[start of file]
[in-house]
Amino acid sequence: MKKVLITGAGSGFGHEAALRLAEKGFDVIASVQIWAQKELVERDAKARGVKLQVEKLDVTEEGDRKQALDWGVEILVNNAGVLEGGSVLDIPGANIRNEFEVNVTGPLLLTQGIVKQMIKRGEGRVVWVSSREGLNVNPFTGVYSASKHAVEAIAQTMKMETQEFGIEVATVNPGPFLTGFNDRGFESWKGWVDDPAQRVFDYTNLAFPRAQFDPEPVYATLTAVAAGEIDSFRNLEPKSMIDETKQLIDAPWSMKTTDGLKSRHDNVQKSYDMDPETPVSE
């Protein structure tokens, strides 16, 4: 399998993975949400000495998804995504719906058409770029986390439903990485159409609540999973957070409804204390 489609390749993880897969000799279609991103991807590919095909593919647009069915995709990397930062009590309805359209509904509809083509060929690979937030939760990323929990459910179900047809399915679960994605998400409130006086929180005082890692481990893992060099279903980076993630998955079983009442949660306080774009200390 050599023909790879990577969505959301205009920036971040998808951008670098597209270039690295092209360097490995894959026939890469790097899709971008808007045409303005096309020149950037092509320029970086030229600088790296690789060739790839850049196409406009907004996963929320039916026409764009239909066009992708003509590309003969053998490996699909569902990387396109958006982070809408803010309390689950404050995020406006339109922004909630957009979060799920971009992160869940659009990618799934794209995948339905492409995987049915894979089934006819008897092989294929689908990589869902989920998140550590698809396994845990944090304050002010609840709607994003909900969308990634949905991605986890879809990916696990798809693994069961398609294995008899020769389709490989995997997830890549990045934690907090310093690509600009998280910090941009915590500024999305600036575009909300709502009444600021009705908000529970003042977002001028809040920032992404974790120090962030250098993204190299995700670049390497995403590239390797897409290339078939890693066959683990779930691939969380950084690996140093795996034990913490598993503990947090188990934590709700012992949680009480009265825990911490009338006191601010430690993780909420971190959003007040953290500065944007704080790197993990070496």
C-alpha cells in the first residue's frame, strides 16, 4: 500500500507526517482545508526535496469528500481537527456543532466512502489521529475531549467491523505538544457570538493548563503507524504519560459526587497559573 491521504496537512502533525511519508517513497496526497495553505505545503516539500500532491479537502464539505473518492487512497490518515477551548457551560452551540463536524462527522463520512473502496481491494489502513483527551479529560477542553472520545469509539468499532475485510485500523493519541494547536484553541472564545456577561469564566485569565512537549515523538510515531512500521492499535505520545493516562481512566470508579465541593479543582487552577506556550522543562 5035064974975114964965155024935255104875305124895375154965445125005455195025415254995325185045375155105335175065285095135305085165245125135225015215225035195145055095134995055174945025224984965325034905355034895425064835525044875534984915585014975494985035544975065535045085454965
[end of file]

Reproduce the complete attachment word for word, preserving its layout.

[in-house]
Amino acid sequence: MKKVLITGAGSGFGHEAALRLAEKGFDVIASVQIWAQKELVERDAKARGVKLQVEKLDVTEEGDRKQALDWGVEILVNNAGVLEGGSVLDIPGANIRNEFEVNVTGPLLLTQGIVKQMIKRGEGRVVWVSSREGLNVNPFTGVYSASKHAVEAIAQTMKMETQEFGIEVATVNPGPFLTGFNDRGFESWKGWVDDPAQRVFDYTNLAFPRAQFDPEPVYATLTAVAAGEIDSFRNLEPKSMIDETKQLIDAPWSMKTTDGLKSRHDNVQKSYDMDPETPVSE
């Protein structure tokens, strides 16, 4: 399998993975949400000495998804995504719906058409770029986390439903990485159409609540999973957070409804204390 489609390749993880897969000799279609991103991807590919095909593919647009069915995709990397930062009590309805359209509904509809083509060929690979937030939760990323929990459910179900047809399915679960994605998400409130006086929180005082890692481990893992060099279903980076993630998955079983009442949660306080774009200390 050599023909790879990577969505959301205009920036971040998808951008670098597209270039690295092209360097490995894959026939890469790097899709971008808007045409303005096309020149950037092509320029970086030229600088790296690789060739790839850049196409406009907004996963929320039916026409764009239909066009992708003509590309003969053998490996699909569902990387396109958006982070809408803010309390689950404050995020406006339109922004909630957009979060799920971009992160869940659009990618799934794209995948339905492409995987049915894979089934006819008897092989294929689908990589869902989920998140550590698809396994845990944090304050002010609840709607994003909900969308990634949905991605986890879809990916696990798809693994069961398609294995008899020769389709490989995997997830890549990045934690907090310093690509600009998280910090941009915590500024999305600036575009909300709502009444600021009705908000529970003042977002001028809040920032992404974790120090962030250098993204190299995700670049390497995403590239390797897409290339078939890693066959683990779930691939969380950084690996140093795996034990913490598993503990947090188990934590709700012992949680009480009265825990911490009338006191601010430690993780909420971190959003007040953290500065944007704080790197993990070496």
C-alpha cells in the first residue's frame, strides 16, 4: 500500500507526517482545508526535496469528500481537527456543532466512502489521529475531549467491523505538544457570538493548563503507524504519560459526587497559573 491521504496537512502533525511519508517513497496526497495553505505545503516539500500532491479537502464539505473518492487512497490518515477551548457551560452551540463536524462527522463520512473502496481491494489502513483527551479529560477542553472520545469509539468499532475485510485500523493519541494547536484553541472564545456577561469564566485569565512537549515523538510515531512500521492499535505520545493516562481512566470508579465541593479543582487552577506556550522543562 5035064974975114964965155024935255104875305124895375154965445125005455195025415254995325185045375155105335175065285095135305085165245125135225015215225035195145055095134995055174945025224984965325034905355034895425064835525044875534984915585014975494985035544975065535045085454965